Could the entire debacle, in which 85 Davidians died, have been avoided if the FBI had given Koresh one last chance? Should agents have known that he and his followers might set the compound ablaze rather than surrender in the face of attack? A Justice Department review scheduled for release this week was supposed to examine those questions, but officials have postponed the date. According to early leaks, the report was set to fault lower-level FBI agents in Waco who pushed for the assault rather than pursue further negotiations. It also reportedly absolved senior officials in Washington of any significant errors in judgment in the assault, even though Attorney General Janet Reno herself gave the order and repeatedly claimed full responsibility in the aftermaths.

In sharp contrast, the Treasury Department, in its own internal review fast week, excoriated top officials of the Bureau of Alcohol, Tobacco and Firearms for botching its initial raid on the compound Feb. 28, then lying about it in the aftermath. Treasury Secretary Lloyd Bentsen replaced ATF chief Stephen Higgins and suspended five other top officials. He also renewed his support for the administration plan to merge the embattled agency into the FBI and the IRS. ATF leaders were "left to twist in the wind," as one Treasury official put it. "But that isn't to say they didn't deserve it."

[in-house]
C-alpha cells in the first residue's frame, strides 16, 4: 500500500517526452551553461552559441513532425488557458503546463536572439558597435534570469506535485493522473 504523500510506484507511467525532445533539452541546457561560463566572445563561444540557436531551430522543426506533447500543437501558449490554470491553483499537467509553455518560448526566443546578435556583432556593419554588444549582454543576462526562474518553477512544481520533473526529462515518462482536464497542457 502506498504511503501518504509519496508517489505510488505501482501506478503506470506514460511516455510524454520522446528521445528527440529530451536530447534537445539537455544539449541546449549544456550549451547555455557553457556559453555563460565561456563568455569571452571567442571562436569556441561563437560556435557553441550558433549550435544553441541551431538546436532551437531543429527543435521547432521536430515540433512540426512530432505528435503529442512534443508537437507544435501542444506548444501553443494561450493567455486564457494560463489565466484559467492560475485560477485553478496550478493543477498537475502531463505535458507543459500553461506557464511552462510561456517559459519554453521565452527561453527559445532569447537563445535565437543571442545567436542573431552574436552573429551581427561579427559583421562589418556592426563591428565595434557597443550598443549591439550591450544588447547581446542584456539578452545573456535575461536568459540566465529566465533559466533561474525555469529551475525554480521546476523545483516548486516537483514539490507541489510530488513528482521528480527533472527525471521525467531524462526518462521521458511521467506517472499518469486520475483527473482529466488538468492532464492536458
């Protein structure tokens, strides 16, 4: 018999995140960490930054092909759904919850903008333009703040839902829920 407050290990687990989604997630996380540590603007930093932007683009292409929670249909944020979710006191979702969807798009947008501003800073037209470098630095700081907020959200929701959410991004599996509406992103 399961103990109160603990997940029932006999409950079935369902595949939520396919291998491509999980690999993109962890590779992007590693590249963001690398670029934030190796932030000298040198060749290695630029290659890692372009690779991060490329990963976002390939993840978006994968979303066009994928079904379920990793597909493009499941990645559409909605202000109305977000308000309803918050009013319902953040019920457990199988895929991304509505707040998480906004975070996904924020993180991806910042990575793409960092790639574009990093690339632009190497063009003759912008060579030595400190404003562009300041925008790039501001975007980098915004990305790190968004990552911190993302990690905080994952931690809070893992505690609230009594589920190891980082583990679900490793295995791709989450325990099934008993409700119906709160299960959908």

Indeed, the Treasury report banished any conceivable doubt that the ATF knew it had lost the element of surprise before the February raid. in fact, the operation was probably doomed from the start. A local TV station had learned of the raid from an ambulance-crew member hired by the agency. The cameraman lost his way and asked directions from a mail carrier, who happened to be Koresh's brother-in-law. He rushed to the compound and got a warning to Koresh, who told his followers: "Neither the ATF nor the National Guard will ever get me!" An ATF undercover agent at the compound that morning slipped out and warned ATF field commanders what he had heard. But they gave the go-ahead anyway, sending agents into an ambush that left four of them dead and 20 others wounded along with six Branch Davidians. Even then, ATF supervisors kept insisting they would have aborted the raid if they'd known the cult was expecting them. And though the report did not charge ATF chief Higgins himself with tying, it did say that he chose to stick by the deceptive accounts, ignoring mounting evidence to the contrary.